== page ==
Skip to main content.

Industrie pharmaceutique

Burroughs Wellcome lies about their role in the development of AZT

12 juin 2000 (New York Times)

New York Times, September 28, 1989

| Votez pour cet article

Credit Government Scientists With Developing Anti-AIDS Drug

To the Editor :

The Sept. 16 letter from T.E. Haigler Jr., president of the Burroughs Wellcome Company, was astonishing in both substance and tone. Mr. Haigler asserts that azidothymidine, or AZT, was essentially discovered and developed entirely by Burroughs Wellcome with no substantive role from Government scientists and Government-supported research. This will be a surprise to the many men and women who have devoted their lives to working for the viral cancer program and developmental therapeutics program of the National Institutes of Health over the last 25 years.

We (associated with the National Cancer Institute and Duke University) make this statement as co-authors of the first publications describing AZT as a drug for treatment of acquired immune deficiency syndrome (Mitsuya, et al., Proceedings of the National Academy of Sciences, 1985, and Yarchoan, et al., The Lancet, 1986). There are few drugs now approved in this country that owe more to Government-sponsored research. In the interest of brevity, perhaps this point can be summarized most efficiently by stating what Mr. Haigler’s company did not do.

All of these were accomplished by the staff of the National Cancer Institute working with staff at Duke University. These scientists did not work for the Burroughs Wellcome Company. They were doing investigator-initiated research, which required resources and reprogramming from other important projects, in response to a public health emergency.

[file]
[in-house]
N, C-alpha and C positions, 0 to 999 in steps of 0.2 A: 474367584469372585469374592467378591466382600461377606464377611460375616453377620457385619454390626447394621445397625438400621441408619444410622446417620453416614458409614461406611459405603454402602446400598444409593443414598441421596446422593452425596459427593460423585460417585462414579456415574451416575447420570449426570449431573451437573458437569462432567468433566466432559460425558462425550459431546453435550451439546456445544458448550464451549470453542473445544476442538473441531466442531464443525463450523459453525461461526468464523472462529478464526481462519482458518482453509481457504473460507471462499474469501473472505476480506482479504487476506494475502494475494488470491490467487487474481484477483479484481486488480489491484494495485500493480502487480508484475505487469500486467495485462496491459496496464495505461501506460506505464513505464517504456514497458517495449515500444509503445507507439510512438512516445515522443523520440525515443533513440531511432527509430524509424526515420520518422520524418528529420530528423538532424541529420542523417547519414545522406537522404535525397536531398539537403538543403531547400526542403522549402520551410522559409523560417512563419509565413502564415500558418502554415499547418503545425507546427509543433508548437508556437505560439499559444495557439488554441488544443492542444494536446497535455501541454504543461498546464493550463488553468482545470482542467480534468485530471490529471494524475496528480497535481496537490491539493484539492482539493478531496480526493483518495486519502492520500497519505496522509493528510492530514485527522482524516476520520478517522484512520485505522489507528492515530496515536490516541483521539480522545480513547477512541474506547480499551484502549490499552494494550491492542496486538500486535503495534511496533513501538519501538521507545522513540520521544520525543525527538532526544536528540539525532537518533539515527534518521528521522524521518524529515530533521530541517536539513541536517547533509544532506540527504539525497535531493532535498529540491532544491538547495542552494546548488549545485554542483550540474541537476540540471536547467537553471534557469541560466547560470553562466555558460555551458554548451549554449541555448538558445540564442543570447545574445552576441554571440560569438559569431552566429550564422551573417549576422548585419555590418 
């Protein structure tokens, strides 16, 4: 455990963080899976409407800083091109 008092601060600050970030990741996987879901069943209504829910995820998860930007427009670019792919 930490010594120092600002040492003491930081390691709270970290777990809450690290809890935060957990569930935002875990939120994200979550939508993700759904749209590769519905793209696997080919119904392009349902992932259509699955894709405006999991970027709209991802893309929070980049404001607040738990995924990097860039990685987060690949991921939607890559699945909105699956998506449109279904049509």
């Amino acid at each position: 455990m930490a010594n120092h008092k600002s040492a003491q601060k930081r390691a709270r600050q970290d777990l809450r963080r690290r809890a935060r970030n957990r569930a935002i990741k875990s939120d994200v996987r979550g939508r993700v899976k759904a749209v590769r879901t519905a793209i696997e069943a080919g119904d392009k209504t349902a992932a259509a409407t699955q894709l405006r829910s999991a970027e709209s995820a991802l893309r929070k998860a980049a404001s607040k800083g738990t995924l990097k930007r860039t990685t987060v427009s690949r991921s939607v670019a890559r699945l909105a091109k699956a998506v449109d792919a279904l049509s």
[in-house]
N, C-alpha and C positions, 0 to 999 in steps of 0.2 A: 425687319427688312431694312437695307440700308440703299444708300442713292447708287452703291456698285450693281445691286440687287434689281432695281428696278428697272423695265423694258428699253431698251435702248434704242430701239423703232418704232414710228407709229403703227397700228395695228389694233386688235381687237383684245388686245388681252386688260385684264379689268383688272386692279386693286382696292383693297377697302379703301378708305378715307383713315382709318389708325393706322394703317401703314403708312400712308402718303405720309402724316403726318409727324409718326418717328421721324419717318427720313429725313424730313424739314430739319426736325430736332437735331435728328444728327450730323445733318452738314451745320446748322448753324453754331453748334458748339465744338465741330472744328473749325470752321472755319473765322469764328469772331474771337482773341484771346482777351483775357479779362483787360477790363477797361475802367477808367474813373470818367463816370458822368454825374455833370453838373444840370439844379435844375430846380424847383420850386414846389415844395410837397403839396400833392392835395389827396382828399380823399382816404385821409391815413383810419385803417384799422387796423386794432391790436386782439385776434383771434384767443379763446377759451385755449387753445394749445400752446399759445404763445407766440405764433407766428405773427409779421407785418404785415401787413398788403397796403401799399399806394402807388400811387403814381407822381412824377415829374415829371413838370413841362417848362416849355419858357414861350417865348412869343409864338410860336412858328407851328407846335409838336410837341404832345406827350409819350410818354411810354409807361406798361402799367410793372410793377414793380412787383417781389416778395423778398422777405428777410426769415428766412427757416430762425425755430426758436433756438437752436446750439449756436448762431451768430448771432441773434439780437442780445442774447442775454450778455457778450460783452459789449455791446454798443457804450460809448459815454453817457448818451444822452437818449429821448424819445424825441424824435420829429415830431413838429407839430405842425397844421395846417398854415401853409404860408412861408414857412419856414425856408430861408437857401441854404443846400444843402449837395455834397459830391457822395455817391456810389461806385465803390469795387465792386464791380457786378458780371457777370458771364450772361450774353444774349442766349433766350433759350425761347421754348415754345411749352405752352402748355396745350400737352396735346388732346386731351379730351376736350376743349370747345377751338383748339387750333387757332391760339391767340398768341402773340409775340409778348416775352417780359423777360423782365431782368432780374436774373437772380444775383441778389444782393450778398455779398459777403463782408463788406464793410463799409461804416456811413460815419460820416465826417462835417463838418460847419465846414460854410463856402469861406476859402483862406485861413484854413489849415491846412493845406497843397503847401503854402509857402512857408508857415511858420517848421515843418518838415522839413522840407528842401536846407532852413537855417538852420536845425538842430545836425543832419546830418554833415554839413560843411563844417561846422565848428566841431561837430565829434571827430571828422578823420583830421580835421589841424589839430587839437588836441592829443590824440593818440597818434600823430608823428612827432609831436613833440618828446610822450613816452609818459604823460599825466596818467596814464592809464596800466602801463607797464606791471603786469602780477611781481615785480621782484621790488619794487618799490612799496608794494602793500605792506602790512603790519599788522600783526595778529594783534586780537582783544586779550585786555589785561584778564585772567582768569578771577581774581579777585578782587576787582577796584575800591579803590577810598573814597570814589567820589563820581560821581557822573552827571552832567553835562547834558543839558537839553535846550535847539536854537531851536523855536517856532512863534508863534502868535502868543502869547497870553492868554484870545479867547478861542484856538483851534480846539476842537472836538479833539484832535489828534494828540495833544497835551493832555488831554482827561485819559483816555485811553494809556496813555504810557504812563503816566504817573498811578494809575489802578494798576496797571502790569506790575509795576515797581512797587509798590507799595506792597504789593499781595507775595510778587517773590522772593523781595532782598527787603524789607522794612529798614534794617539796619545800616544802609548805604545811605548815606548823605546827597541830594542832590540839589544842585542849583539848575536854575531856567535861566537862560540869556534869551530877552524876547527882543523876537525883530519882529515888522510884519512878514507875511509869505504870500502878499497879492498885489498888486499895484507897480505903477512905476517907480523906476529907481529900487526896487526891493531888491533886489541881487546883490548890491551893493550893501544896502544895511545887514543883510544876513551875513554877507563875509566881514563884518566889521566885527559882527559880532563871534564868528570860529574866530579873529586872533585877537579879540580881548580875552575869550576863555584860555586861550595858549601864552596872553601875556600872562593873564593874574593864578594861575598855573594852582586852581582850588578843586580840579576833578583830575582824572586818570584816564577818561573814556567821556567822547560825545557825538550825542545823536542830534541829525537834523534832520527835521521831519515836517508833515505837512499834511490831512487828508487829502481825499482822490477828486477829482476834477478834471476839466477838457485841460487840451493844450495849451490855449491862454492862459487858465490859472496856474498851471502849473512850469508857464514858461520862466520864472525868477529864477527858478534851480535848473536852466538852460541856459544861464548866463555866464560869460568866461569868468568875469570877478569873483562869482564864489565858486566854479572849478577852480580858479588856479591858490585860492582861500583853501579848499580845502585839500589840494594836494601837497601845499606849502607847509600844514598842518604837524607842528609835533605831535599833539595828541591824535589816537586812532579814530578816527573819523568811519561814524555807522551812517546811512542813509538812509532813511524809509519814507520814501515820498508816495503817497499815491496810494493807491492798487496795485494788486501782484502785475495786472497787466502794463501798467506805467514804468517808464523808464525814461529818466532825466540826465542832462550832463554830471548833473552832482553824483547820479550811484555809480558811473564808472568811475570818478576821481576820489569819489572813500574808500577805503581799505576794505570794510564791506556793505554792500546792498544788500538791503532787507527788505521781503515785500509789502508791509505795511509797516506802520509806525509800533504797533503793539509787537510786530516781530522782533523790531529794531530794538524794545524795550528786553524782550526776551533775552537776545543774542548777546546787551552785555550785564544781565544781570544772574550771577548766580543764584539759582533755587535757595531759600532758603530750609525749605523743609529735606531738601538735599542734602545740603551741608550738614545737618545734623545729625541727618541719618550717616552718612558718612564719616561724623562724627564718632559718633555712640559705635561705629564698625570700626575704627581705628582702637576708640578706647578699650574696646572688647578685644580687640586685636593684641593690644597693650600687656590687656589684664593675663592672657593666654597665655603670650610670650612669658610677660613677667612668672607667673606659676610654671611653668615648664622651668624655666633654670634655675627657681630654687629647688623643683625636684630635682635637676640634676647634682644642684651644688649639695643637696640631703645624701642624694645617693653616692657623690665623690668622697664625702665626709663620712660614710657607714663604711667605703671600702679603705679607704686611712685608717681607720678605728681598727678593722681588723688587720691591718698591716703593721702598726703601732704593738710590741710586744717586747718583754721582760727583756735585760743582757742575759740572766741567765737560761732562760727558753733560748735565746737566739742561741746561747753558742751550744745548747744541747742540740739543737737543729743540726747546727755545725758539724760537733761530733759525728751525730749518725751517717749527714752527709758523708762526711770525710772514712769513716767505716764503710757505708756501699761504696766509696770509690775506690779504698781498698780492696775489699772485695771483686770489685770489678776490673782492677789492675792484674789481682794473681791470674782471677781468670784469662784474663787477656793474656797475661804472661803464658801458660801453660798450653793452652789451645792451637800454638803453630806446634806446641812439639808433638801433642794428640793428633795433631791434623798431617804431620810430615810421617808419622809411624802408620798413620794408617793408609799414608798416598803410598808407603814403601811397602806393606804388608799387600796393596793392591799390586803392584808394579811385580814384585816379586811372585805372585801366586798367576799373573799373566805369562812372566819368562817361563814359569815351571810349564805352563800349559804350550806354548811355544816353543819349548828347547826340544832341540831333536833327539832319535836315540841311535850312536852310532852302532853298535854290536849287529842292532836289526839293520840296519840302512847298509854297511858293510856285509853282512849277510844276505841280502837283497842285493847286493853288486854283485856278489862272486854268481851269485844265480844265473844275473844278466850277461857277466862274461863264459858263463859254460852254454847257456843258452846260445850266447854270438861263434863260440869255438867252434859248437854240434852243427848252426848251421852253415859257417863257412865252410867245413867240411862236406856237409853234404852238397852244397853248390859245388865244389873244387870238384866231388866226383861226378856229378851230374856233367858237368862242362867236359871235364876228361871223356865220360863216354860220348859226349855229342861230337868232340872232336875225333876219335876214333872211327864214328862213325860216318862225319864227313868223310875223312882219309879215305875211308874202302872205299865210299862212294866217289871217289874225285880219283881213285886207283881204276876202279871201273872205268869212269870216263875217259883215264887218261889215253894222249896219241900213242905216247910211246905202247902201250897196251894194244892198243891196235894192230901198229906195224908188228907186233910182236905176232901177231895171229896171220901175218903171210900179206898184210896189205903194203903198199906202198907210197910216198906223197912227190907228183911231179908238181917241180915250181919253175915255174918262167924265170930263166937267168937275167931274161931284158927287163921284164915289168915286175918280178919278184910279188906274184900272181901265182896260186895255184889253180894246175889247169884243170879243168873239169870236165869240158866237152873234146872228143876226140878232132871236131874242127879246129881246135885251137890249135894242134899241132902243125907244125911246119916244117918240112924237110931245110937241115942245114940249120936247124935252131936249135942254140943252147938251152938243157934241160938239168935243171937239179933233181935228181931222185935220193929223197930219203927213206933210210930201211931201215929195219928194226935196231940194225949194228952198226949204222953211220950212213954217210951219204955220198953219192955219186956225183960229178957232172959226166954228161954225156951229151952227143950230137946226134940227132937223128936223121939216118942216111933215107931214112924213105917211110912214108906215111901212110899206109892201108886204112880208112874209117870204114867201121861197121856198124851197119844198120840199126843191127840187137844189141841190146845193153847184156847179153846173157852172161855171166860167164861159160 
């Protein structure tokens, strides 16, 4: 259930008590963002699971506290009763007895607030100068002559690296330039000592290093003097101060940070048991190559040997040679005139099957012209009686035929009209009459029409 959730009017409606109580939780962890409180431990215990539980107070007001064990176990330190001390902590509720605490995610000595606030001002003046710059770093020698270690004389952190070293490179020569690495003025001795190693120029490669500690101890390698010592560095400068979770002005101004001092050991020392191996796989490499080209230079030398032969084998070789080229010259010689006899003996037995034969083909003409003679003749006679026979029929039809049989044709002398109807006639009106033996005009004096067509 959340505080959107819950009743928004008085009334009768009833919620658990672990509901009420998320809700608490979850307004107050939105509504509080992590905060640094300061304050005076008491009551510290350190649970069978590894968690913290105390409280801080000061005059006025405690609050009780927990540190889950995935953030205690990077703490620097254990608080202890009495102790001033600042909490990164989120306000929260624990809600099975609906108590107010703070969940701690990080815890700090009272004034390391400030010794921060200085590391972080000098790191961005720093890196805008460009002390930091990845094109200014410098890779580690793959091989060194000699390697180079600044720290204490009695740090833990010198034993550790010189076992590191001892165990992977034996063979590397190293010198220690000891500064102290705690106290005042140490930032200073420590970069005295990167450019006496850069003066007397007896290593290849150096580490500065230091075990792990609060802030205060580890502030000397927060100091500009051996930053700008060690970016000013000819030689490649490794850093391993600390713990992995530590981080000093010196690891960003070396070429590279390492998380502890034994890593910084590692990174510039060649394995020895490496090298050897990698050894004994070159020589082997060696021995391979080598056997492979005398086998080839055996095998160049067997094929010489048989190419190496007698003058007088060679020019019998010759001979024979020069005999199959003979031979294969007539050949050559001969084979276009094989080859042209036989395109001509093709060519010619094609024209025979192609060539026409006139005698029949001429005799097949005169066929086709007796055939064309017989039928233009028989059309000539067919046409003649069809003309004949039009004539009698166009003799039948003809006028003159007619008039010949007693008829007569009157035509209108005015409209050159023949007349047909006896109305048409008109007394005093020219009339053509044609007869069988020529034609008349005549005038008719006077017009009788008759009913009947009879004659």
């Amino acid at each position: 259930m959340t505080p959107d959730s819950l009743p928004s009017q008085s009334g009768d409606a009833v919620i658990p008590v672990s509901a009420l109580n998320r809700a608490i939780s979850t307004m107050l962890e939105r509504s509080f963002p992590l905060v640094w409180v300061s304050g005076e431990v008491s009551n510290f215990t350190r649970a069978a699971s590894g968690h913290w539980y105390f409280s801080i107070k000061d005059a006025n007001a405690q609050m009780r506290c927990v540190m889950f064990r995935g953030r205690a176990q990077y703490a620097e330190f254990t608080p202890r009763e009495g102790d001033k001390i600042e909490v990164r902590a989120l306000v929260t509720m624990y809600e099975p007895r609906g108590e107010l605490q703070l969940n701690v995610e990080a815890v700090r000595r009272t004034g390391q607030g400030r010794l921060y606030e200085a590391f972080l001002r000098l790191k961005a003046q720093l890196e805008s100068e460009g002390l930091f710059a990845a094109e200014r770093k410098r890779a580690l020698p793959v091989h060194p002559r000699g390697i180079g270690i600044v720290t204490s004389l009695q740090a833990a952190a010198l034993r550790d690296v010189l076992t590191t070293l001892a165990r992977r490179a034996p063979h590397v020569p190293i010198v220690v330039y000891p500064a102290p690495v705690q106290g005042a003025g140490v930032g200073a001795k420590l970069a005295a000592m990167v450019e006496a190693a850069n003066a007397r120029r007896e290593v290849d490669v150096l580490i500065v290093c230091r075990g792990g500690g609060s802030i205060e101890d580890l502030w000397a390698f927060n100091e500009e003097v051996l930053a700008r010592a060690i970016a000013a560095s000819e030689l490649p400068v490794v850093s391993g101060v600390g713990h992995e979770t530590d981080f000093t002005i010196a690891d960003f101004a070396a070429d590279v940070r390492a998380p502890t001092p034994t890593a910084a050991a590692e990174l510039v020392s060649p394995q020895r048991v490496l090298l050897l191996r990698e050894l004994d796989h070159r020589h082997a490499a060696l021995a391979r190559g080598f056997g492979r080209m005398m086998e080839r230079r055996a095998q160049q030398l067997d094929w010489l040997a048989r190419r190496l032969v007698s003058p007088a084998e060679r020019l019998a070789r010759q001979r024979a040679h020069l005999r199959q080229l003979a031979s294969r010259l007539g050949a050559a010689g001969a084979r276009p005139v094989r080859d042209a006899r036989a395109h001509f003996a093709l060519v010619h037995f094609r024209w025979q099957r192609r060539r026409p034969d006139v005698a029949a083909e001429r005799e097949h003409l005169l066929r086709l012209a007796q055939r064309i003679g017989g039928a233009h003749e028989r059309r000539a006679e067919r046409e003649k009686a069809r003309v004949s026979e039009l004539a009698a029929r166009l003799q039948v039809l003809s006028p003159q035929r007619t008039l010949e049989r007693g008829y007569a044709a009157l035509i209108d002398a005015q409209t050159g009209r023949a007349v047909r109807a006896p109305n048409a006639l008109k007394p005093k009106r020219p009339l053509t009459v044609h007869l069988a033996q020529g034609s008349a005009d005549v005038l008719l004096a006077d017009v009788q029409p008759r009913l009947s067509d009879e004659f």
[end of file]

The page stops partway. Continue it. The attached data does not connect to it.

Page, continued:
Indeed, one of the key obstacles to the development of AZT was that Burroughs Wellcome did not work with live AIDS virus nor wish to receive samples from AIDS patients.

In a number of specific ways, Government scientists made it possible to take a drug in the public domain with no medical use and make it a practical reality as a new therapy for AIDS. It is unlikely that any drug company could have found a better partner than the Government in developing a new product. We believe that the development of this drug in a record two years, start to finish, would have been impossible without the substantive commitment of Government scientists and Government technology. It does not serve anyone’s interests to nullify the importance of Government-sponsored research in solving problems of American public health.

Bethesda, Md., Sept. 20, 1989